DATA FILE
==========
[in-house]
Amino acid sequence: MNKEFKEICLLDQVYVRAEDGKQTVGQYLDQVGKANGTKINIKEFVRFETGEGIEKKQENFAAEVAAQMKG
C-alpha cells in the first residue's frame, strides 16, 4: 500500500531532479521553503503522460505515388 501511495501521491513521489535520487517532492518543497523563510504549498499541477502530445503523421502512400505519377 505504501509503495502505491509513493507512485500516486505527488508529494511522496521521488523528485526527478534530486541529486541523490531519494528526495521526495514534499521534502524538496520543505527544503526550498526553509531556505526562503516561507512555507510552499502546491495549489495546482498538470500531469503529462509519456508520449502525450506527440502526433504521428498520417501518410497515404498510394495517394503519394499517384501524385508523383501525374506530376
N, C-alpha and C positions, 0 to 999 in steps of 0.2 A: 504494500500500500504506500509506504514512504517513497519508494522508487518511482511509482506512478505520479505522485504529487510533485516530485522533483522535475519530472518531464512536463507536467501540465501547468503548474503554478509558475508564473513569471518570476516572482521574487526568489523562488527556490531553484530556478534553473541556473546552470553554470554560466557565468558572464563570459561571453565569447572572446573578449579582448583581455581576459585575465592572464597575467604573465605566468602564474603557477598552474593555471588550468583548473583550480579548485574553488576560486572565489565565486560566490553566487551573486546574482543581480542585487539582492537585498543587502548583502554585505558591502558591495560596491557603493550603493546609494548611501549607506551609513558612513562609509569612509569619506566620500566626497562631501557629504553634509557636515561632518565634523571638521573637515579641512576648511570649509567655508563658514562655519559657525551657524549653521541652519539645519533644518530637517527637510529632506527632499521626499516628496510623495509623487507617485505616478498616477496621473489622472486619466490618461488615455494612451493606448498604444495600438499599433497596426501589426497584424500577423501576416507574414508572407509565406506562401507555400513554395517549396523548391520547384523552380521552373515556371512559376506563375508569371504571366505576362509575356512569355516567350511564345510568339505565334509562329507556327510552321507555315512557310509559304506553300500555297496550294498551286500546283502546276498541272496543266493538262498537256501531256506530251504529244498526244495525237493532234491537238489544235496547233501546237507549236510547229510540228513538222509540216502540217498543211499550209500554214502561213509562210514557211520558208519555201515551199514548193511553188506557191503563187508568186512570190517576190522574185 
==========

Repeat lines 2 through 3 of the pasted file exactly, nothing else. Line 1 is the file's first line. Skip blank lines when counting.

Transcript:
Amino acid sequence: MNKEFKEICLLDQVYVRAEDGKQTVGQYLDQVGKANGTKINIKEFVRFETGEGIEKKQENFAAEVAAQMKG
C-alpha cells in the first residue's frame, strides 16, 4: 500500500531532479521553503503522460505515388 501511495501521491513521489535520487517532492518543497523563510504549498499541477502530445503523421502512400505519377 505504501509503495502505491509513493507512485500516486505527488508529494511522496521521488523528485526527478534530486541529486541523490531519494528526495521526495514534499521534502524538496520543505527544503526550498526553509531556505526562503516561507512555507510552499502546491495549489495546482498538470500531469503529462509519456508520449502525450506527440502526433504521428498520417501518410497515404498510394495517394503519394499517384501524385508523383501525374506530376